A family of mallard ducks was released at Britannia Heritage Shipyard on Monday evening, after being rescued from a fifth-floor patio nest in Steveston.
Richmondite Tim Wanlin and his wife were on their daily after-work walk when they spotted the wholesome moment.
“We heard a bit of commotion. We came around the corner and these two women from the rescue group were just lifting some… little ducklings out of a cage.
“They had the ducklings in a net, and they were wrestling to get the mother out, who was not too happy to be handled because she obviously was in a bit of distress,” Wanlin told the Richmond News.
Volunteers Liz Grant and Alyson Gracey with Wildlife Rescue Association of BC (WRA) had captured the mother and six ducklings after a call was made to a helpline on Sunday night, explained Tayelor Martin, communications coordinator of WRA.
According to Martin, the rescue support team said there were no safe options for the ducklings to leave the patio, as it was too high for them to jump.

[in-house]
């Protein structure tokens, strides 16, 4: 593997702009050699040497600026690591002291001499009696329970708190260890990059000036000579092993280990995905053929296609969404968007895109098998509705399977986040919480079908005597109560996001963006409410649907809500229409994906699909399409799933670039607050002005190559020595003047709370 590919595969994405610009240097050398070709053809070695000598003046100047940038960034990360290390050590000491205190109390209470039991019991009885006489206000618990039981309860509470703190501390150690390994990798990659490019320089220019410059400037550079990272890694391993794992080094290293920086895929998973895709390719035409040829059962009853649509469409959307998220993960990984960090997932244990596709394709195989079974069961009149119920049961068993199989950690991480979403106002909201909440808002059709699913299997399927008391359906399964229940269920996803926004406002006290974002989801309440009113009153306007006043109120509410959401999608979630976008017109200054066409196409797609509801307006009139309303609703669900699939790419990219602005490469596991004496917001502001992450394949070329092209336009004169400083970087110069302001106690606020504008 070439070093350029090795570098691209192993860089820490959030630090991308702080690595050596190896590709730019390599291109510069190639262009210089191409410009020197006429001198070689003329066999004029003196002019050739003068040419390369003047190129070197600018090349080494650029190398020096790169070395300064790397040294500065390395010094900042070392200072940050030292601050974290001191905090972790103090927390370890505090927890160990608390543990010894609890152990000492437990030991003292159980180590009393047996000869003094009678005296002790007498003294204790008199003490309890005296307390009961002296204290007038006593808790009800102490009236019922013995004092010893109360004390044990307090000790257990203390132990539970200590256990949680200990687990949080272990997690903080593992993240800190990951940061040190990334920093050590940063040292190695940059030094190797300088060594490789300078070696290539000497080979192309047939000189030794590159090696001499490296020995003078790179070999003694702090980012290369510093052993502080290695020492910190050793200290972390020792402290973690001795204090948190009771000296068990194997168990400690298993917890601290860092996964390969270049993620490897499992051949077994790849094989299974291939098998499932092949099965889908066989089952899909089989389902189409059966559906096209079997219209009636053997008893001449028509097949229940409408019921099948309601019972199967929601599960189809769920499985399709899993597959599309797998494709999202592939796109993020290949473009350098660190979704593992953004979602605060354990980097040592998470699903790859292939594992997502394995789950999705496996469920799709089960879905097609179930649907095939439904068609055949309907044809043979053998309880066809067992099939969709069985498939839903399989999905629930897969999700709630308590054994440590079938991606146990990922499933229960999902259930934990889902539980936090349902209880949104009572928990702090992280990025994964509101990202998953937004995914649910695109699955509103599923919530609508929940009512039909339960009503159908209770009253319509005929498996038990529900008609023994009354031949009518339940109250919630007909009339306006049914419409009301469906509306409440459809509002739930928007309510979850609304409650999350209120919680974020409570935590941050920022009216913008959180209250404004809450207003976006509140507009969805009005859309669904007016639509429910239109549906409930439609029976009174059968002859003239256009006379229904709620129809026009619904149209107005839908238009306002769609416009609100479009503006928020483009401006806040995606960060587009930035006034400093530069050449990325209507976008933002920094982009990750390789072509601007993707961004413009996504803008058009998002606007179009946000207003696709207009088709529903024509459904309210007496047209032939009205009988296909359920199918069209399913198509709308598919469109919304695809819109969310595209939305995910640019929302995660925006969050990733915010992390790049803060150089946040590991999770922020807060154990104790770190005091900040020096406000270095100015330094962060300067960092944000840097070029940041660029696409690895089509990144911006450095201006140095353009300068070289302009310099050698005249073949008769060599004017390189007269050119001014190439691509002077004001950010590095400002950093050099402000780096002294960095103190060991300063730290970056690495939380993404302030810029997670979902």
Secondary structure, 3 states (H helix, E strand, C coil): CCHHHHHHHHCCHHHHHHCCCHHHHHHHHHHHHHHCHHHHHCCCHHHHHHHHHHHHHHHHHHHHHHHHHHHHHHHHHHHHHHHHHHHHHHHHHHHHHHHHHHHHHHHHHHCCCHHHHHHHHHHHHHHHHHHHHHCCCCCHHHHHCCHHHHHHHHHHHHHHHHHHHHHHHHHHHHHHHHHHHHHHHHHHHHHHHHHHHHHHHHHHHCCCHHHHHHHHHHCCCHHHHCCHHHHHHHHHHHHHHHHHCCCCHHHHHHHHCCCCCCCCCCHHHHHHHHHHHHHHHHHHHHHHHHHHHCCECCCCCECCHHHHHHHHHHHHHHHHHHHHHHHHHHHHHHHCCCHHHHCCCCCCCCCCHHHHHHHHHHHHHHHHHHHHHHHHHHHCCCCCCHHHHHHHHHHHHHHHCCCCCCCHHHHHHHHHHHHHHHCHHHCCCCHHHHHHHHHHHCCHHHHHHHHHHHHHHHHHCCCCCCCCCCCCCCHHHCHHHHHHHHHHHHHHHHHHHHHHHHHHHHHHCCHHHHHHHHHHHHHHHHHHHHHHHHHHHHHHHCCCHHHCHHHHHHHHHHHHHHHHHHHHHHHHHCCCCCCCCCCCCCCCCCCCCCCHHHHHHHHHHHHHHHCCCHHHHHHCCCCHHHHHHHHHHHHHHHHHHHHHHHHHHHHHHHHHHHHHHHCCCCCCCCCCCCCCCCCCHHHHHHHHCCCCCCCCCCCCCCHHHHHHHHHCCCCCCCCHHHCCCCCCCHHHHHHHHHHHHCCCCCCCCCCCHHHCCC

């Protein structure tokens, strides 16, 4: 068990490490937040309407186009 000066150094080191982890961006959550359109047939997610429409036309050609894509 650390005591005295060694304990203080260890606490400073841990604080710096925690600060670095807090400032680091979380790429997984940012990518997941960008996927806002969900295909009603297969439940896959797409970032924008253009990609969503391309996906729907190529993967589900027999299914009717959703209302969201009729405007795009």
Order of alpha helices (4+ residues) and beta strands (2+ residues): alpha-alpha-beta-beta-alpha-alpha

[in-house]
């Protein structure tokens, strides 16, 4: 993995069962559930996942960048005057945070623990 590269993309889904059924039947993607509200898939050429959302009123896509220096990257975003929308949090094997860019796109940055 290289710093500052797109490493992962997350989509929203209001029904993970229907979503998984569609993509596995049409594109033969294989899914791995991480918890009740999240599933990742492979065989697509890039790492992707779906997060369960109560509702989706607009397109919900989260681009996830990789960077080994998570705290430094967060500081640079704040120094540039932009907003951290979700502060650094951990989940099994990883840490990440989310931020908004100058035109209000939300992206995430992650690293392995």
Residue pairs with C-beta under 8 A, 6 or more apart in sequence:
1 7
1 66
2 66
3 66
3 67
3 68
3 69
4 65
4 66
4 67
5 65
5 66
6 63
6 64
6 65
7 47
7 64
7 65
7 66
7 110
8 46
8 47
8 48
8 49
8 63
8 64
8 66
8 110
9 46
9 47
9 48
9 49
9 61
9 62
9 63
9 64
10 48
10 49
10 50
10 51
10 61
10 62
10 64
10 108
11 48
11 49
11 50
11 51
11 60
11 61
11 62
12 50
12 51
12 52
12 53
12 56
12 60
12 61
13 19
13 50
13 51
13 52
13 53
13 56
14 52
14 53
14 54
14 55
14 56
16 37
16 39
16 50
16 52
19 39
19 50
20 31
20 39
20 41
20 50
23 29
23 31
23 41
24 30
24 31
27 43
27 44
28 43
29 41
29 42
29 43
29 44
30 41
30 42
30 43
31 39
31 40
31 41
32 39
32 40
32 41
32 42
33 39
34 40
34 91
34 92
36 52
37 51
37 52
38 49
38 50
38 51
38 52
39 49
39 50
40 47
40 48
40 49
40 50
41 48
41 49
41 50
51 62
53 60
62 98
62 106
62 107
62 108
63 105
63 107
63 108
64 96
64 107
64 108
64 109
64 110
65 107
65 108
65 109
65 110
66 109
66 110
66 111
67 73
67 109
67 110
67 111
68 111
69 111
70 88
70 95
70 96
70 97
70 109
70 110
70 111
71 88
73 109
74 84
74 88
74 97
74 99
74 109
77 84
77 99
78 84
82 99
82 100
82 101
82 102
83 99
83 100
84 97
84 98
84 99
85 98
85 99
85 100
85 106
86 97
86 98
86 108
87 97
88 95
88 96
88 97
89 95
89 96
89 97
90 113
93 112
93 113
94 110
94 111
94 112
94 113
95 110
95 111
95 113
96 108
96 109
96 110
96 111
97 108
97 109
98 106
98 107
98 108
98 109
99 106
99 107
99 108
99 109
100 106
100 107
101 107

However, the distressed family of ducks was not the first to experience this conundrum. The WRA rescued another family of ducks who nested in the same spot earlier this year, said Martin.
In Wanlin’s video, the two volunteers made sure to release the ducklings and their mother into the river at the same time so they would not get separated.
“The mother duck looked relieved. She hopped in the water and dusted herself off,” said Wanlin.
“I was amazed at the ducklings, who had never seen water in their life, just instinctively knew to follow their mom and they all just swam off and as if life was getting back to normal.”
He said that it was the first time he had seen ducks being released in the area, even though he’s used to seeing baby ducks around.
“It was nice to see something kind happening, you know. We’ve got so much stuff going on these days that people get upset about, it was nice to see somebody doing something nice and some wildlife getting returned back to the river,” said Wanlin.
“We’ve encroached on their land so much that they have to find spots to safely nest, and I guess that’s where they thought was the best place to do it – on a rooftop.”